In India, on the other hand, there is often very little transparency with regard to who the ultimate decision maker is for a project. You might miraculously get a contract signed off but rather than serving as a watershed moment in your sales effort, it could just be the beginning of a nightmare that remains throughout the lifetime of the project. This realization dawns on you when you send in your first invoice. Instead of getting paid for a service that you have already delivered, you are at the mercy of your customer. It’s like a “malik-naukar” relationship. Despite having delivered your part of the service, you have to chase every single individual in the flow to finally get paid. Unfortunately, this happens to be true across a large swathe of our businesses. As a result, sales personnel not only have the difficult task of closing business but also the added responsibility of ensuring timely payments from clients.

Click here to read the rest of the article in The Economic Times

Yet another basket case

A boy is born and raised in a conservative muslim family in Hyderabad. He turns out to be a tremendously talented cricketer and eventually makes it to the coveted Indian cricket team. Thanks to his impressive performance beginning with his debut Test he slowly makes his way up to become the captain of the team. Meanwhile, he goes through a conventional muslim wedding and is soon the father of two boys. His cricketing career continues on a meteoric rise. During this rise, he is exposed to the glamour of Bollywood and its nexus with the underworld. Cricket in Sharjah gives him access to the bigwigs of Bollywood and the mafia. He is slowly but surely drawn into the glitzy world of fame and fortune.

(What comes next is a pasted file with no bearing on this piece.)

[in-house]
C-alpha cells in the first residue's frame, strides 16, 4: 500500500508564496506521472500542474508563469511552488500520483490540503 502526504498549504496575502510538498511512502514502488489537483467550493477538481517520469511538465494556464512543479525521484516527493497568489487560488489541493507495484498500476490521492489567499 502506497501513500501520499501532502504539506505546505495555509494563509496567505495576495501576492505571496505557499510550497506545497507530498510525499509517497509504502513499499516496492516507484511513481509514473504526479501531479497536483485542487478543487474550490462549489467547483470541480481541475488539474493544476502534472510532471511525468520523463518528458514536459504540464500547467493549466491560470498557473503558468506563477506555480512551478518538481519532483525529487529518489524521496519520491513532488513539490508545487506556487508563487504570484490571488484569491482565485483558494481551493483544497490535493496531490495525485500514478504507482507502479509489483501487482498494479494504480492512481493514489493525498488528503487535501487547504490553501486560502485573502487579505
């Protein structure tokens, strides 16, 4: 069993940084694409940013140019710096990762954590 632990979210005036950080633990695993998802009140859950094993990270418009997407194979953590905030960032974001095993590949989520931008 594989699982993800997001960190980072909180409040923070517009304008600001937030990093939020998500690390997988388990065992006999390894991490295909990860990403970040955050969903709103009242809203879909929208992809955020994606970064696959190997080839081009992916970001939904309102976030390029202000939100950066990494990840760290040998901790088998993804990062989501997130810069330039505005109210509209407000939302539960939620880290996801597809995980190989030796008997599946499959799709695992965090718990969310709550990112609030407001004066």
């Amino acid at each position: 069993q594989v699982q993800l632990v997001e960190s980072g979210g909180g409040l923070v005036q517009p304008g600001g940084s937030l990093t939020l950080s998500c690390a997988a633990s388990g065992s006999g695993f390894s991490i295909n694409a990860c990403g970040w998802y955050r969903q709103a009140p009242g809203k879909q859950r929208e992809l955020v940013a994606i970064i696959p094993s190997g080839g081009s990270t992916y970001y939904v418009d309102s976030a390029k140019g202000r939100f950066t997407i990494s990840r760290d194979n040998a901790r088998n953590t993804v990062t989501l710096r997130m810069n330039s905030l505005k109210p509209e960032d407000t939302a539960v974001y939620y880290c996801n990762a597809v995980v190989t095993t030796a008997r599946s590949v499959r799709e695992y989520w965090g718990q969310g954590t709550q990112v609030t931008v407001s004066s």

The simple middle-class upbringing was now a thing of the past. Instead flashy cars, hot women, a persistently upturned shirt collar, expensive watches, fancy perfumes, and late night parties become the order of the day. He divorces his wife and marries a Bollywood star. He continues to perform well on the cricket field, so his tenure as captain continues. Suddenly, and quite unexpectedly a sting operation exposes match-fixing in cricket and the young man finds himself in trouble. Meanwhile, the all powerful cricket board changes hands from one power block to another. This shift combined with his being from a minority community with little presence in the upper echelons of the board, leaves our hero with no backers.

With no one to pitch his case in a cricket board that is largely an exclusive rich man’s club, he finds himself at the receiving end of lifetime ban. Still supremely fit, yet unable to play the game that practically gave him everything, he finds himself with no where to turn. After trying everything he could to overturn his life ban, he takes to politics. Blessed by a high powered political dynasty he joins the rolls of the ruling party and contests elections from a constituency that he had barely visited but had a significant muslim population. The move paid off landed him in Parliament despite lack of any experience in public service whatsoever. There were occasional rumors surrounding his personal life. Then, there was the tragic death of his son in a road accident. Along the way, he challenges his life ban in court. Twelve years go by since the outbreak of the scandal and the courts finally overturn the ban citing lack of sufficient evidence. Now, he is too old to play cricket, and finds himself in a new avatar, that of politician.

 Click here to read the rest of the article in The Economic Times